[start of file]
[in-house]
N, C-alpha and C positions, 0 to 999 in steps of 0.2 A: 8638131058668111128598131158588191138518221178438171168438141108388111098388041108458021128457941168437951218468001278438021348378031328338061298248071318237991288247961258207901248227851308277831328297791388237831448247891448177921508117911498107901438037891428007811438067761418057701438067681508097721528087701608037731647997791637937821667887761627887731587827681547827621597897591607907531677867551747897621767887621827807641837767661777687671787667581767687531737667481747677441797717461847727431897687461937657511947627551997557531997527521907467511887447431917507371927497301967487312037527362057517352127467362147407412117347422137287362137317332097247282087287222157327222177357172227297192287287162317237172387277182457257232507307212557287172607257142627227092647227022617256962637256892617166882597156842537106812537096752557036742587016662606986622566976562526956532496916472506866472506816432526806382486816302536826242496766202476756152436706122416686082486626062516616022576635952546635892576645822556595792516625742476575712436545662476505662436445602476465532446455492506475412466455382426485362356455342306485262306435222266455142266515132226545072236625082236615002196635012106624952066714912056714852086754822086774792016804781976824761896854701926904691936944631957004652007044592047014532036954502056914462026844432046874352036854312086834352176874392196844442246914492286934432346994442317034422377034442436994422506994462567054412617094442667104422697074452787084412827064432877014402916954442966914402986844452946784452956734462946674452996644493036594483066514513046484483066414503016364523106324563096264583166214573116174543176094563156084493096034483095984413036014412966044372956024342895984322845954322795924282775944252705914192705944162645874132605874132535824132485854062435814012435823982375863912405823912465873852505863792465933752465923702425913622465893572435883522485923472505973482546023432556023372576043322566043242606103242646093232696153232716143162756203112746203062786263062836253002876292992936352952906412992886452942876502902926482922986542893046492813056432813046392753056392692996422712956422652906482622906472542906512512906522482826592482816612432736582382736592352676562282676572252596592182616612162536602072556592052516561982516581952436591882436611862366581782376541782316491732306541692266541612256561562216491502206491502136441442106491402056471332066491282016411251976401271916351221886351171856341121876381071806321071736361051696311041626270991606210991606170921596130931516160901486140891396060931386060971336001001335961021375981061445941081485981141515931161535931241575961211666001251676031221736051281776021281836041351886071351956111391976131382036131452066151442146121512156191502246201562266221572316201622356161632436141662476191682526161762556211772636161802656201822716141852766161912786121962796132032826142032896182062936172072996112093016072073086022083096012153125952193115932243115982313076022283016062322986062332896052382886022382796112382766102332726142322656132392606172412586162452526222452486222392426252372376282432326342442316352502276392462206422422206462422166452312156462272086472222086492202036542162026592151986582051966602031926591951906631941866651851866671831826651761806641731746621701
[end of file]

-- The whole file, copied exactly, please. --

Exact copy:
[in-house]
N, C-alpha and C positions, 0 to 999 in steps of 0.2 A: 8638131058668111128598131158588191138518221178438171168438141108388111098388041108458021128457941168437951218468001278438021348378031328338061298248071318237991288247961258207901248227851308277831328297791388237831448247891448177921508117911498107901438037891428007811438067761418057701438067681508097721528087701608037731647997791637937821667887761627887731587827681547827621597897591607907531677867551747897621767887621827807641837767661777687671787667581767687531737667481747677441797717461847727431897687461937657511947627551997557531997527521907467511887447431917507371927497301967487312037527362057517352127467362147407412117347422137287362137317332097247282087287222157327222177357172227297192287287162317237172387277182457257232507307212557287172607257142627227092647227022617256962637256892617166882597156842537106812537096752557036742587016662606986622566976562526956532496916472506866472506816432526806382486816302536826242496766202476756152436706122416686082486626062516616022576635952546635892576645822556595792516625742476575712436545662476505662436445602476465532446455492506475412466455382426485362356455342306485262306435222266455142266515132226545072236625082236615002196635012106624952066714912056714852086754822086774792016804781976824761896854701926904691936944631957004652007044592047014532036954502056914462026844432046874352036854312086834352176874392196844442246914492286934432346994442317034422377034442436994422506994462567054412617094442667104422697074452787084412827064432877014402916954442966914402986844452946784452956734462946674452996644493036594483066514513046484483066414503016364523106324563096264583166214573116174543176094563156084493096034483095984413036014412966044372956024342895984322845954322795924282775944252705914192705944162645874132605874132535824132485854062435814012435823982375863912405823912465873852505863792465933752465923702425913622465893572435883522485923472505973482546023432556023372576043322566043242606103242646093232696153232716143162756203112746203062786263062836253002876292992936352952906412992886452942876502902926482922986542893046492813056432813046392753056392692996422712956422652906482622906472542906512512906522482826592482816612432736582382736592352676562282676572252596592182616612162536602072556592052516561982516581952436591882436611862366581782376541782316491732306541692266541612256561562216491502206491502136441442106491402056471332066491282016411251976401271916351221886351171856341121876381071806321071736361051696311041626270991606210991606170921596130931516160901486140891396060931386060971336001001335961021375981061445941081485981141515931161535931241575961211666001251676031221736051281776021281836041351886071351956111391976131382036131452066151442146121512156191502246201562266221572316201622356161632436141662476191682526161762556211772636161802656201822716141852766161912786121962796132032826142032896182062936172072996112093016072073086022083096012153125952193115932243115982313076022283016062322986062332896052382886022382796112382766102332726142322656132392606172412586162452526222452486222392426252372376282432326342442316352502276392462206422422206462422166452312156462272086472222086492202036542162026592151986582051966602031926591951906631941866651851866671831826651761806641731746621701